inactivity. This condition may occur with or without symptoms. If symptoms do occur,
they may present as substernal pain, dyspnea, apprehension, weak and rapid pulse,
shock, or simply a subtle deterioration of the patient's condition for no obvious reason.
The treatment ordered by the physician will be symptomatic and normally involves the
use of anticoagulant therapy and elastic stockings.
b. Fat Embolism. In fat embolism, fat droplets enter the circulatory system,
obstructing blood flow and causing inflammatory reactions in the affected vessels.
Onset usually occurs within 24-72 hours after injury. Fat emboli in the lungs may result
in defective transfer of respiratory gases, causing dyspnea and air hunger. Some
emboli may affect the central nervous system and cause restlessness and confusion.
Again, treatment addresses the signs and symptoms. Oxygen is normally administered
and, if necessary, the physician will order intubation and mechanical ventilation.
Anti-inflammatory and diuretic medications will often be used as well.
c. Gas Gangrene. Gas gangrene is a severe infection of skeletal muscle
caused by the bacteria Clostridium. These bacteria are anaerobes and spore formers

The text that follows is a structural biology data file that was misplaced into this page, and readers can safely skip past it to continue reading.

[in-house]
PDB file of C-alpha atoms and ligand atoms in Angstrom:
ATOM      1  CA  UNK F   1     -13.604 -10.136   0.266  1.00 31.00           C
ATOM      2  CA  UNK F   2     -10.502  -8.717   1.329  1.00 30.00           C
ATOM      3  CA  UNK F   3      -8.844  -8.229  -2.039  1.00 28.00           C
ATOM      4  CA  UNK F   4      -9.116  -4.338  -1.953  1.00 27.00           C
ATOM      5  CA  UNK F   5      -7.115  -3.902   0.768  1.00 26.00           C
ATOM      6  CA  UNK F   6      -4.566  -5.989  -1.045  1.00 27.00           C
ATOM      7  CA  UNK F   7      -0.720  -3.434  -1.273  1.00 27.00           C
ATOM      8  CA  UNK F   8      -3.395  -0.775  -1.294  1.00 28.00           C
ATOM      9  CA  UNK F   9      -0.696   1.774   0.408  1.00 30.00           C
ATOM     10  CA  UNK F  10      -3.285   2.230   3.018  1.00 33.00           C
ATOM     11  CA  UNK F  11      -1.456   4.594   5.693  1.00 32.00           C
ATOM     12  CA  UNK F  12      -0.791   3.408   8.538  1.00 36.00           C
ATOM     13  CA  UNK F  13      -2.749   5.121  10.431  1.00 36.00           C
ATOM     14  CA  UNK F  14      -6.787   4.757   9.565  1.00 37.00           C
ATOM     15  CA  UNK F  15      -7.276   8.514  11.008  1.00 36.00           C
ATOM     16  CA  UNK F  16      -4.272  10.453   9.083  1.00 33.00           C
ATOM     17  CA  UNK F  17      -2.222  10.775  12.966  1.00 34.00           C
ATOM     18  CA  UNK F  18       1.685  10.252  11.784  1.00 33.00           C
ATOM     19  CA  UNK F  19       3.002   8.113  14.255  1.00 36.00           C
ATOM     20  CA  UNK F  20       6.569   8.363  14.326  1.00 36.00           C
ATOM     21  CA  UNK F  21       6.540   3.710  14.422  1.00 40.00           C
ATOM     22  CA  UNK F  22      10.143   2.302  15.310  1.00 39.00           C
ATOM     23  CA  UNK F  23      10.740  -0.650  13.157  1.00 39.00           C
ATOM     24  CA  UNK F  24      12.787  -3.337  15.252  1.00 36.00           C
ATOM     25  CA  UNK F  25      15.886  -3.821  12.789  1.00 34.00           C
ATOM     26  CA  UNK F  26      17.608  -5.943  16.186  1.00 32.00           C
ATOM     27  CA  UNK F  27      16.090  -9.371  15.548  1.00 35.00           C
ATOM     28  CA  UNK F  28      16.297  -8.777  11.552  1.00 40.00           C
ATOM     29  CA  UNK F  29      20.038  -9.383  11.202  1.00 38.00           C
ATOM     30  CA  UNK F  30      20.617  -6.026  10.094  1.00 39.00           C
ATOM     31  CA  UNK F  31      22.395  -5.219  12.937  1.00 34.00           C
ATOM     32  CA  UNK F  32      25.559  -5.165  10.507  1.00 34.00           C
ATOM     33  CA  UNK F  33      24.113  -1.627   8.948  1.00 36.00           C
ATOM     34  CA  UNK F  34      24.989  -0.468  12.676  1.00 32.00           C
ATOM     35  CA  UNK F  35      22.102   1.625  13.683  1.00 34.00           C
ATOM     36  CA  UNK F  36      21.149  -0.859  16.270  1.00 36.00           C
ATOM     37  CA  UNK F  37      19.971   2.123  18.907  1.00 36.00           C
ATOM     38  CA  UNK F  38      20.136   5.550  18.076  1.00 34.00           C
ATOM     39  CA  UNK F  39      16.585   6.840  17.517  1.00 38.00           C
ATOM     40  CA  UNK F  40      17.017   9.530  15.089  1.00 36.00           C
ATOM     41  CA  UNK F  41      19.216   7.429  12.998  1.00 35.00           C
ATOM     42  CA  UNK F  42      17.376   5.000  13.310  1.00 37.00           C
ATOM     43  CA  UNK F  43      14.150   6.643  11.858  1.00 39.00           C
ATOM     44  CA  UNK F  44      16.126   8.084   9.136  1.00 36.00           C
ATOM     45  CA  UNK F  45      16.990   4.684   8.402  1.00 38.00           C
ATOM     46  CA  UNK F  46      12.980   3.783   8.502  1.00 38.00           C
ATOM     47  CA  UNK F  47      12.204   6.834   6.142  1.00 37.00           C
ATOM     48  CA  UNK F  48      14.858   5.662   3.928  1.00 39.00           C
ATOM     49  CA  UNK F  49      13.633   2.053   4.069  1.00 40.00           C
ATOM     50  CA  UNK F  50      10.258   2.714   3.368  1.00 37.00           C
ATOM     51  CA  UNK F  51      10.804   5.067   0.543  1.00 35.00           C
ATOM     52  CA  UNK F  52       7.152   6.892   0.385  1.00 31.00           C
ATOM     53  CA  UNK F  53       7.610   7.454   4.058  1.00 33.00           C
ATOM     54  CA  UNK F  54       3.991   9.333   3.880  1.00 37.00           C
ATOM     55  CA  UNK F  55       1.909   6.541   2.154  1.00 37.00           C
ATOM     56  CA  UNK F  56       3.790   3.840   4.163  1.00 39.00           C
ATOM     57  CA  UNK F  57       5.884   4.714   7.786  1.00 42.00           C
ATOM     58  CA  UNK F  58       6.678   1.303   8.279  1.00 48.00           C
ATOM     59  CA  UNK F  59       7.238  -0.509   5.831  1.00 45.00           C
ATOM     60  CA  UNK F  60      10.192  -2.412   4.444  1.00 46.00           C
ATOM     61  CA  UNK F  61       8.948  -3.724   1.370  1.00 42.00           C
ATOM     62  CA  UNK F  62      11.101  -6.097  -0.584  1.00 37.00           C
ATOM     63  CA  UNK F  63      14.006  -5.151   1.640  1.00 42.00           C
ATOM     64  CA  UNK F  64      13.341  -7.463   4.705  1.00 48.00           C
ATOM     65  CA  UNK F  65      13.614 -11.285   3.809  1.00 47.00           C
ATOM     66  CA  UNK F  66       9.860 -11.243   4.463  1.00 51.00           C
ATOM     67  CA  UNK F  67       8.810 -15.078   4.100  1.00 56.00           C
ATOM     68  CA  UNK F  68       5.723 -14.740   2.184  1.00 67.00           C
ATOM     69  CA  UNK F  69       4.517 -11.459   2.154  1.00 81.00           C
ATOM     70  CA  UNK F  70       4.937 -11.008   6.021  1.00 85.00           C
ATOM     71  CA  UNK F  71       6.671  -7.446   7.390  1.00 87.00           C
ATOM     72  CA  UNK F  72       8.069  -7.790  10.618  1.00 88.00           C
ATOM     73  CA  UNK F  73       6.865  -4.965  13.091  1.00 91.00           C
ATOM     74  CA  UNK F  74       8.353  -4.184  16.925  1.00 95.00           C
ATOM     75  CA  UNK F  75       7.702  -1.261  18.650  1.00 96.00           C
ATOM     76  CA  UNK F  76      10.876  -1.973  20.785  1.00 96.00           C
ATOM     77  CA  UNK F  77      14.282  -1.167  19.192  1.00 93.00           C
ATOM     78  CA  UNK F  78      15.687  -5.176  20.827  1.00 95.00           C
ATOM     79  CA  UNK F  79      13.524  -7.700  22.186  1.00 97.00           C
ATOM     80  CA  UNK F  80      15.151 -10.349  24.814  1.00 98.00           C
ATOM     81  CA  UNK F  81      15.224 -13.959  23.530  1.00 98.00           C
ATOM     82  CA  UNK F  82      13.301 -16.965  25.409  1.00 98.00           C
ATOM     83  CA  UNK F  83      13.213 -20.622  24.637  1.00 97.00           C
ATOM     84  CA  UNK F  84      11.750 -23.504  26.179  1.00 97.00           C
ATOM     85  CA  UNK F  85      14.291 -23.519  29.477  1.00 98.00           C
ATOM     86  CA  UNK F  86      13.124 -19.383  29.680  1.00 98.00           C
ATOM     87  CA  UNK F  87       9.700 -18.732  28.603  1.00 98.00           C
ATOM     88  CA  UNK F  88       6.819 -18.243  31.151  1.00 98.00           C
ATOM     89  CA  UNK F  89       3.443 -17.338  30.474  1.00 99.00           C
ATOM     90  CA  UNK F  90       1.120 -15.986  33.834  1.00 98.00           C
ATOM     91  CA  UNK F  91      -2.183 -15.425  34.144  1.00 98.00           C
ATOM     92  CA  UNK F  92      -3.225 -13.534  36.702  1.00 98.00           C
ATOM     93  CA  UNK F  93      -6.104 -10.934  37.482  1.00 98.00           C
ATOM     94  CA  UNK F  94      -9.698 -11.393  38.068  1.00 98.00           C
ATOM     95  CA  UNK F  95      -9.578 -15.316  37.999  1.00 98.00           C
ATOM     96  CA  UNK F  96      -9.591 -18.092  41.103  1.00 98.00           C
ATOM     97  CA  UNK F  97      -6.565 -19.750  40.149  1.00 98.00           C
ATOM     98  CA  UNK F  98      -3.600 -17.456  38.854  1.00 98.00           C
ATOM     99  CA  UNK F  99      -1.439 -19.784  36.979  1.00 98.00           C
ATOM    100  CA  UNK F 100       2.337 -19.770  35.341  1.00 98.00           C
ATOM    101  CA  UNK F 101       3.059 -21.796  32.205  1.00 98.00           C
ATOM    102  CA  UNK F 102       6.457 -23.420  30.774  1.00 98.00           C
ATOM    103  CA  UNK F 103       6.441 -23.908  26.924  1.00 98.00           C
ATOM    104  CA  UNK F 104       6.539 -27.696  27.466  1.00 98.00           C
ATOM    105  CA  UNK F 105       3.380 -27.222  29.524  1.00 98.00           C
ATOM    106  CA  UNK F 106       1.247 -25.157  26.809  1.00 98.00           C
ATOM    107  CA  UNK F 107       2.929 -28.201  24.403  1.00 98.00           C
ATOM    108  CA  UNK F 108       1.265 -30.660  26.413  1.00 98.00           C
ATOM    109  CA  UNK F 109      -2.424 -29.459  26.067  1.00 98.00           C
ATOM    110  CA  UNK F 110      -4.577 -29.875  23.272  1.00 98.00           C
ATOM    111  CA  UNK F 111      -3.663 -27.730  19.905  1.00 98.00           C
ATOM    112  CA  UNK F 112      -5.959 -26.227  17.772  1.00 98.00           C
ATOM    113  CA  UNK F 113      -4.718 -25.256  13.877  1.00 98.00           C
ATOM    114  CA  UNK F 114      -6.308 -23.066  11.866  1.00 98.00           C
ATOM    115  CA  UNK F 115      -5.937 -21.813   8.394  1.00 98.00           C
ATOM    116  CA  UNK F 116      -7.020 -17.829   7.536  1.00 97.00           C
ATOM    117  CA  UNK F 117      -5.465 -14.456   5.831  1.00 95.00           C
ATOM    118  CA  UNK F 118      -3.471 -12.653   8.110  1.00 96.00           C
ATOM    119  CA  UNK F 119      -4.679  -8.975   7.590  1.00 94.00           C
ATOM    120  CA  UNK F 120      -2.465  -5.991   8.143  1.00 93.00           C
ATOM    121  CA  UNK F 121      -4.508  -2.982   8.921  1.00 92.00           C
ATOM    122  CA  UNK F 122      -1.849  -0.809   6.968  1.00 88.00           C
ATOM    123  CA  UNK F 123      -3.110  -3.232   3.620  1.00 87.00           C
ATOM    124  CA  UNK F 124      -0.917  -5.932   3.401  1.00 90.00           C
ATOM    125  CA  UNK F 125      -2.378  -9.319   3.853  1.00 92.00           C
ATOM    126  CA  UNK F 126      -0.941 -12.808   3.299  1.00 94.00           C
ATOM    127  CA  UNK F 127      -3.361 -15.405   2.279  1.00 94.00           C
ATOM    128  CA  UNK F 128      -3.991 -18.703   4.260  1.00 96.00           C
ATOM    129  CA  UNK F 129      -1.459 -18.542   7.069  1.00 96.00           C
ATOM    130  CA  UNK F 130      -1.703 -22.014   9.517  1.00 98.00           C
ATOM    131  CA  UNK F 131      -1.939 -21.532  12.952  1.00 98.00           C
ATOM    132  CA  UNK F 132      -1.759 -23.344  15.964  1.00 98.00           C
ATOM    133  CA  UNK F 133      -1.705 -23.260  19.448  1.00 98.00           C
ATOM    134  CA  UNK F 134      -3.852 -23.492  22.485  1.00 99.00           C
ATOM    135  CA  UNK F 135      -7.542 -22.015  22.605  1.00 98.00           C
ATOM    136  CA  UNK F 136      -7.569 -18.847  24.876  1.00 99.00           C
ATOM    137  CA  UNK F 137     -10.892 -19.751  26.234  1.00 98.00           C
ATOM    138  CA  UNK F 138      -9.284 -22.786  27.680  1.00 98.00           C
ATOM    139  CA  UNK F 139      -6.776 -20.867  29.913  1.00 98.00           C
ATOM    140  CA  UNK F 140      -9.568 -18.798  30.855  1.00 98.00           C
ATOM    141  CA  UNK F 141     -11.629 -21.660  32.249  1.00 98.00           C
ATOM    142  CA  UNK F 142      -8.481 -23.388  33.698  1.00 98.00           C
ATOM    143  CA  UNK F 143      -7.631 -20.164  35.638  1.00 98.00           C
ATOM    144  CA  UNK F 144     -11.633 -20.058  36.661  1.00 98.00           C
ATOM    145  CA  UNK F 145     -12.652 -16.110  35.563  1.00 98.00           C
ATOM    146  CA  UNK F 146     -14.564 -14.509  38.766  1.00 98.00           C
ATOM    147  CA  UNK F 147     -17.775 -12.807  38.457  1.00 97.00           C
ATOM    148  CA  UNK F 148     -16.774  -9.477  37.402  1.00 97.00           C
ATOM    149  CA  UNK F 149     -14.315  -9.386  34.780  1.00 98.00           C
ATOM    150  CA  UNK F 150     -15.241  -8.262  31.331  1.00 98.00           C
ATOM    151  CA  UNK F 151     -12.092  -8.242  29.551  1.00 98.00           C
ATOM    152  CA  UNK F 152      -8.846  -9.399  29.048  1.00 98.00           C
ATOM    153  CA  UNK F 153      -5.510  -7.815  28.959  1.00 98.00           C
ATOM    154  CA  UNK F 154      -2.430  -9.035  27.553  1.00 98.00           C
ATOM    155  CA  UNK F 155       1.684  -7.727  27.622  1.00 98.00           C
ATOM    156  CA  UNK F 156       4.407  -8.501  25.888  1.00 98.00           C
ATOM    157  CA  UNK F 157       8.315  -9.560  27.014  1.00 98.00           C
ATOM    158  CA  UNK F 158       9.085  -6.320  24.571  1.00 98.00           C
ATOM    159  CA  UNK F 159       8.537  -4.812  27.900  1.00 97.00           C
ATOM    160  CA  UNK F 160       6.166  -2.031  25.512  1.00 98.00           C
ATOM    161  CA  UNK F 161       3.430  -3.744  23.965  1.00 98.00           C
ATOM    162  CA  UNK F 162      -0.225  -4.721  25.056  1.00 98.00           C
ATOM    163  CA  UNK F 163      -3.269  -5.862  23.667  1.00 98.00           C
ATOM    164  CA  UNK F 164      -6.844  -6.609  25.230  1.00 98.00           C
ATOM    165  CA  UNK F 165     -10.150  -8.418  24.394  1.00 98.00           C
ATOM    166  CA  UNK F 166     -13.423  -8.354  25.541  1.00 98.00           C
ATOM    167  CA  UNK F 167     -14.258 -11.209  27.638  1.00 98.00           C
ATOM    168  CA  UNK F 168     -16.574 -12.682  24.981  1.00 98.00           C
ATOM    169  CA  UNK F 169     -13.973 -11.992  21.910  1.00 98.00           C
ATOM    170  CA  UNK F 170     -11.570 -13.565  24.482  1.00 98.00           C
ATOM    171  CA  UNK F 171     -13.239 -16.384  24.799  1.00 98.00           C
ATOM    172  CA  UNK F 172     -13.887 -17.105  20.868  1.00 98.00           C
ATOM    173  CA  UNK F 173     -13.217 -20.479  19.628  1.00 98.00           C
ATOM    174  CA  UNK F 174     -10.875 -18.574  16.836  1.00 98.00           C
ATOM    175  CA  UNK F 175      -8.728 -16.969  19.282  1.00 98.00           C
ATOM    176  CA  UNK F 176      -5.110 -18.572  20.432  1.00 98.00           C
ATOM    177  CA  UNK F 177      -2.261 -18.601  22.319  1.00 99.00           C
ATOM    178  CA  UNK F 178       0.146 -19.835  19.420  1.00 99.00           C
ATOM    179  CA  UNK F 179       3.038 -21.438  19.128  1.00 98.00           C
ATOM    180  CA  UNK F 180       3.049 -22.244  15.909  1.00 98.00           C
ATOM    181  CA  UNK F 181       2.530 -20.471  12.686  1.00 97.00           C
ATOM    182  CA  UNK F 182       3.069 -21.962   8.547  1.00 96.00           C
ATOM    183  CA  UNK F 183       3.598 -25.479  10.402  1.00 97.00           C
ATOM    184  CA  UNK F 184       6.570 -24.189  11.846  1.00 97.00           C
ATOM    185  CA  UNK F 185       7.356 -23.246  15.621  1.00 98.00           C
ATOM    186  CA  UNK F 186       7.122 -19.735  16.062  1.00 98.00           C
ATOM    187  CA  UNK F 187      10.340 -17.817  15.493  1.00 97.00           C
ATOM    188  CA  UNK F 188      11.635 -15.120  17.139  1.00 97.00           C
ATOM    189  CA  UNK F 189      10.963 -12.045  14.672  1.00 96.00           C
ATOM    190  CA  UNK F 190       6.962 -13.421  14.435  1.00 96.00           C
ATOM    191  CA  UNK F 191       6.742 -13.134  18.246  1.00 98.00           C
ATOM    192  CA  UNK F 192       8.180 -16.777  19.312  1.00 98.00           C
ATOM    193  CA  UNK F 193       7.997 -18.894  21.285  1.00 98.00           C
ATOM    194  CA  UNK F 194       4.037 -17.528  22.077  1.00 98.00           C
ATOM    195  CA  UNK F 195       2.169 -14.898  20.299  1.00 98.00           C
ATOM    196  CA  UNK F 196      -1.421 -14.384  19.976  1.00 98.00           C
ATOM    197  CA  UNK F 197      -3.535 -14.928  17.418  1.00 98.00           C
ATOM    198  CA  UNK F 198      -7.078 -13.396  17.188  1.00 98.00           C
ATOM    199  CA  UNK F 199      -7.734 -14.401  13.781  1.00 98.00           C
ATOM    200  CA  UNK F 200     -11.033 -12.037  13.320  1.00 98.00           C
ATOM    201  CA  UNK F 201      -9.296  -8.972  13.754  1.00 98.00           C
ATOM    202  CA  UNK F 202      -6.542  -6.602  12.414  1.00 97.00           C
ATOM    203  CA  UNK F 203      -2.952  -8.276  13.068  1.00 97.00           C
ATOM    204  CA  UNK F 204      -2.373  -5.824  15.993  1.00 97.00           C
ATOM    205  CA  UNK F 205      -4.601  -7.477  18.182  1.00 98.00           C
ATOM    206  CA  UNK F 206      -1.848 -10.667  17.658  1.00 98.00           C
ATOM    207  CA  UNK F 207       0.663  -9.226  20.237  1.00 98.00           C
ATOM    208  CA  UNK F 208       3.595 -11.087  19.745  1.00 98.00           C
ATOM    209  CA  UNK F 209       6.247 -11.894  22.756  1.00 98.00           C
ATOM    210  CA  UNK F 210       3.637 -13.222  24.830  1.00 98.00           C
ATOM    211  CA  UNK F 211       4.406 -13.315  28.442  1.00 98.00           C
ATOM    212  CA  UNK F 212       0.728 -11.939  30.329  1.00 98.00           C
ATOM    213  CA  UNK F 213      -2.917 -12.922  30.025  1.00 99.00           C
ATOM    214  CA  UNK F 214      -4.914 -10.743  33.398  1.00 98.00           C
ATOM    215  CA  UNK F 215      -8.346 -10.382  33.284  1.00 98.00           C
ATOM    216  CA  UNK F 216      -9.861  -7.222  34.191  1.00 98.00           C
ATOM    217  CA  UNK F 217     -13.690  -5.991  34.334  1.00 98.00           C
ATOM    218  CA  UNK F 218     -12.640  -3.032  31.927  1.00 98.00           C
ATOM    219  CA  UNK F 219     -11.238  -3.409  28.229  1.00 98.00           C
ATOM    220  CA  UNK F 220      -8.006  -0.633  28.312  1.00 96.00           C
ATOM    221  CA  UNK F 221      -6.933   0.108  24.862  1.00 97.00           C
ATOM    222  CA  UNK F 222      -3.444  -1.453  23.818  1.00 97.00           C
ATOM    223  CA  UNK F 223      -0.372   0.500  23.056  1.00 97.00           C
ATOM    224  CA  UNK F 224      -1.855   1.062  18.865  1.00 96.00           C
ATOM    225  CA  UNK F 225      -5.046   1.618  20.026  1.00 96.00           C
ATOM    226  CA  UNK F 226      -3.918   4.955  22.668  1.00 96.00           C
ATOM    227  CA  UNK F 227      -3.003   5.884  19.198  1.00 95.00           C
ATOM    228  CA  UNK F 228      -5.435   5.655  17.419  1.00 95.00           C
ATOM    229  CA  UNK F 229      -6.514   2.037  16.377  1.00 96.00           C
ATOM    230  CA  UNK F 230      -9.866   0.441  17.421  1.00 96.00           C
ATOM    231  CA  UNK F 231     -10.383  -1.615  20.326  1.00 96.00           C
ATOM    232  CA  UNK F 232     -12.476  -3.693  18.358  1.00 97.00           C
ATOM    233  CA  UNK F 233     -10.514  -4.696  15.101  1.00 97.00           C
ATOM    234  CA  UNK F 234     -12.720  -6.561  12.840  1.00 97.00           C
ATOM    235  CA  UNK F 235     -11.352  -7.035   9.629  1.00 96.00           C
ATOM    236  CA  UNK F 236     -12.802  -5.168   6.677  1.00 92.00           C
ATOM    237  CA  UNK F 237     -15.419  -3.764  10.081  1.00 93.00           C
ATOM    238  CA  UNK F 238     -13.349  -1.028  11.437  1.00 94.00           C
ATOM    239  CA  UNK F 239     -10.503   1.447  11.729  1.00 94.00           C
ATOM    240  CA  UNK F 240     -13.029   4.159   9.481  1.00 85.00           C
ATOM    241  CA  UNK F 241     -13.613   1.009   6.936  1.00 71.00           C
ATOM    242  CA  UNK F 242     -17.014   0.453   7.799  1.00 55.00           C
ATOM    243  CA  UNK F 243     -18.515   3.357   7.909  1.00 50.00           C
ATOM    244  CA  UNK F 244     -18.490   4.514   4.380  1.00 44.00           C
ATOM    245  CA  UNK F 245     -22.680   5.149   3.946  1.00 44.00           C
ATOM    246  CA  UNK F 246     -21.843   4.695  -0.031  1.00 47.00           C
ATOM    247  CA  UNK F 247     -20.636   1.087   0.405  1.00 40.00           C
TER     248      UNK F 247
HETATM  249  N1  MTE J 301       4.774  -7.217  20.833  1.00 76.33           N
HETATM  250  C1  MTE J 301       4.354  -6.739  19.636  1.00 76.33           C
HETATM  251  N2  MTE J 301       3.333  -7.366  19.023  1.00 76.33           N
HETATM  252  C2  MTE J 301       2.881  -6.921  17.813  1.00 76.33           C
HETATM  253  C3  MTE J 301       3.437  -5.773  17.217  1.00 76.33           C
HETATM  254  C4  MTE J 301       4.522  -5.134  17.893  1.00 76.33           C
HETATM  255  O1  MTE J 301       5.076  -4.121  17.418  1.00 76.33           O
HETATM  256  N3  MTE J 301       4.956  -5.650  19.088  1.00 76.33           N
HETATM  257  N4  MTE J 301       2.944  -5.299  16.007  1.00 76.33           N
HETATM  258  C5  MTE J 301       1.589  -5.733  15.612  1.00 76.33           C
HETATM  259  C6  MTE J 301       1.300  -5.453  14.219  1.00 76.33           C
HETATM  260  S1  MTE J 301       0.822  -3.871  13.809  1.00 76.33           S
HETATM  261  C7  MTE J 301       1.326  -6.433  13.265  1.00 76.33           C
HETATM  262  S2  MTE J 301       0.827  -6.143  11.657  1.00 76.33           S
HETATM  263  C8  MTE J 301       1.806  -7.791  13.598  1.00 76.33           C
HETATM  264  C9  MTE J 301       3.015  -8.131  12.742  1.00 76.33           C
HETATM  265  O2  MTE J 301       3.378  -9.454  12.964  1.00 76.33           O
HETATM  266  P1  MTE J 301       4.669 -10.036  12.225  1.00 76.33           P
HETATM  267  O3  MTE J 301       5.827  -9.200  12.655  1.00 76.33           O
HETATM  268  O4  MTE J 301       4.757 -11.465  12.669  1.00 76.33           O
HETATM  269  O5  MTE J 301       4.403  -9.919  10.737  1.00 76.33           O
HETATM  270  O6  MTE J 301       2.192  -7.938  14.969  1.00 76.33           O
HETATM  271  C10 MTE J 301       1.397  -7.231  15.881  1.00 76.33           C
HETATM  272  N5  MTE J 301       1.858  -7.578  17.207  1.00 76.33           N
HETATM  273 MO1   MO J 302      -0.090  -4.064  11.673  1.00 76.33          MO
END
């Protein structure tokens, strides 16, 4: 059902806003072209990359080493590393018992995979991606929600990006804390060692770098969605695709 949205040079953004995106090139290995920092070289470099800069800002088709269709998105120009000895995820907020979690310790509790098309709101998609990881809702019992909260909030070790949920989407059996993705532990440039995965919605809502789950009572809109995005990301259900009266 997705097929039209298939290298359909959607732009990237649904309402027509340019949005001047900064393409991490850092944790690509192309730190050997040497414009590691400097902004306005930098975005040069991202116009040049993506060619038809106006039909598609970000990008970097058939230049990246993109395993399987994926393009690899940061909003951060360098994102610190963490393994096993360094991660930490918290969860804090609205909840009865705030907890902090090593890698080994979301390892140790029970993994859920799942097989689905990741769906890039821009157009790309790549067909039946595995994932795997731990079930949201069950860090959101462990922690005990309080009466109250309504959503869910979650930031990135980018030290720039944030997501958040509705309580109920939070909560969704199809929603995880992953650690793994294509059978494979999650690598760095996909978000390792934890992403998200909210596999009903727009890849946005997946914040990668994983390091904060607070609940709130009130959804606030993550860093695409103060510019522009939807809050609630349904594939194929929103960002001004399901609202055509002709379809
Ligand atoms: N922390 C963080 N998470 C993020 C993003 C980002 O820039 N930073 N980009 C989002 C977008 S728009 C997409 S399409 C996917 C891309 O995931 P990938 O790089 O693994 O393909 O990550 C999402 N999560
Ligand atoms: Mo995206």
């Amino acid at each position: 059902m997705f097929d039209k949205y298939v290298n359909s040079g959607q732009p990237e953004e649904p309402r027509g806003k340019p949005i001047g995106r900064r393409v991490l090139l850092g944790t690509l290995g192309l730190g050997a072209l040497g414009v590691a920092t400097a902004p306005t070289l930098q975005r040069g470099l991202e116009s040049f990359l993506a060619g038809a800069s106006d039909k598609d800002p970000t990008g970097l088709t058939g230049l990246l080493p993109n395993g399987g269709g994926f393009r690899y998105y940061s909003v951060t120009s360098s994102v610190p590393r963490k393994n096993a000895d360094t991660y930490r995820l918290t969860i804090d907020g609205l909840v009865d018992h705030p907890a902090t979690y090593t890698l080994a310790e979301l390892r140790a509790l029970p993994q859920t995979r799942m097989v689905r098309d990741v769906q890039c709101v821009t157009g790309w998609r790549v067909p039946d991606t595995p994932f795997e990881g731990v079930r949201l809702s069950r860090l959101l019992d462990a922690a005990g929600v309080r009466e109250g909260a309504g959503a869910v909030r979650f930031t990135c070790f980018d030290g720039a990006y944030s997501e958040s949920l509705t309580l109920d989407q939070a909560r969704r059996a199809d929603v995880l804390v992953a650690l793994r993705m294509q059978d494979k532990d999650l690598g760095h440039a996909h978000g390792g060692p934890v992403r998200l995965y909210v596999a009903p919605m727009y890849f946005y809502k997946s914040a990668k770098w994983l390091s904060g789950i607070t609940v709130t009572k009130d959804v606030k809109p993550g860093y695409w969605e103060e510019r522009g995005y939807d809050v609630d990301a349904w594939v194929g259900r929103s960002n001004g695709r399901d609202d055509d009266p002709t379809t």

normally found in soil and in the intestinal tract of man. Gas gangrene occurs most
often in wounds that have been grossly contaminated at the time of injury, in wounds
that have a small but deep open wound area, and in wounds that have a compromised
blood supply and therefore a decreased oxygen supply. Gas gangrene causes
production of toxins and decomposition of tissue. Necrotic tissue will produce gas
bubbles, which are evidenced by crepitus (crackling) in the soft tissue, along with
severe pain and edema. Nursing personnel should observe for signs of apprehension,
fever, chills, increased pulse, increased respiratory rate, and frothy foul-smelling
drainage from the wound. Strict nursing observation is critical for patients with
susceptible wounds because gas gangrene will often progress to a severe stage deep
in the tissue before any signs or symptoms become evident. In treating gas gangrene,
the physician will open the wound for debridement and irrigation. Antibiotic therapy and
hyperbaric oxygen therapy will be initiated. Frequently, amputation of the affected
extremity is necessary.
d. Tetanus. Tetanus is an acute infection caused by the tetanus bacillus,
another anaerobic spore former. The bacteria is introduced through a wound that has
been contaminated with soil, feces, or dust. Toxins that have an affinity for nervous
tissue cause hyperirritability, restlessness, muscle rigidity, and tonic muscular spasms
of almost every muscle group. The patient may have difficulty opening the mouth due
to spasm of facial muscles. Tetanus is sometimes referred to as "lockjaw" for this
reason. Treatment is similar in nature to that of gangrene, with the addition of